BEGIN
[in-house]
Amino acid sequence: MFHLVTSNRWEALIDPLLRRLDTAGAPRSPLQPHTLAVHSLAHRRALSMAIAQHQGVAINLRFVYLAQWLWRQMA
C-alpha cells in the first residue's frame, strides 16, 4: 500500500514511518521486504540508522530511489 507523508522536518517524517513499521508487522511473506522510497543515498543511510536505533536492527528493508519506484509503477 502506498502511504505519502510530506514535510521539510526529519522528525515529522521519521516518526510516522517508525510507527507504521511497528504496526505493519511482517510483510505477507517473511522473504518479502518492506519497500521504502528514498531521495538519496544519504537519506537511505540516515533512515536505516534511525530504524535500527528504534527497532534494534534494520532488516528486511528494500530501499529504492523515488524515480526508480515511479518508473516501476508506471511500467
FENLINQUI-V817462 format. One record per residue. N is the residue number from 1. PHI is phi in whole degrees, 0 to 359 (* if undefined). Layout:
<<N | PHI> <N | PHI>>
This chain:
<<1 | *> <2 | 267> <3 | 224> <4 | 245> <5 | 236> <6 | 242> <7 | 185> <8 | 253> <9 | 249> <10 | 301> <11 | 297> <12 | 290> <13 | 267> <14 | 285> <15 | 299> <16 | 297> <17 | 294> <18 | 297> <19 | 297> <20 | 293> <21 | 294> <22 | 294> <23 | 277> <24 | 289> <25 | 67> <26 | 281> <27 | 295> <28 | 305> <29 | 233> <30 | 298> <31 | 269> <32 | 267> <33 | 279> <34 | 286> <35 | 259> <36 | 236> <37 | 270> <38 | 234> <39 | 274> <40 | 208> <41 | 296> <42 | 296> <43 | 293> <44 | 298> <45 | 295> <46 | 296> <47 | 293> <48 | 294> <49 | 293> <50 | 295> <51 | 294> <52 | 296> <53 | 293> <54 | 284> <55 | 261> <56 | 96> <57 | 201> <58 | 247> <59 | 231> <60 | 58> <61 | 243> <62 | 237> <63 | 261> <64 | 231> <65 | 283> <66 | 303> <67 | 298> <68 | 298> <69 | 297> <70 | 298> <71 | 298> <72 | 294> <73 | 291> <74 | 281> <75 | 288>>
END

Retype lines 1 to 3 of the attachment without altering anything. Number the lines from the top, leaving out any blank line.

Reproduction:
[in-house]
Amino acid sequence: MFHLVTSNRWEALIDPLLRRLDTAGAPRSPLQPHTLAVHSLAHRRALSMAIAQHQGVAINLRFVYLAQWLWRQMA
C-alpha cells in the first residue's frame, strides 16, 4: 500500500514511518521486504540508522530511489 507523508522536518517524517513499521508487522511473506522510497543515498543511510536505533536492527528493508519506484509503477 502506498502511504505519502510530506514535510521539510526529519522528525515529522521519521516518526510516522517508525510507527507504521511497528504496526505493519511482517510483510505477507517473511522473504518479502518492506519497500521504502528514498531521495538519496544519504537519506537511505540516515533512515536505516534511525530504524535500527528504534527497532534494534534494520532488516528486511528494500530501499529504492523515488524515480526508480515511479518508473516501476508506471511500467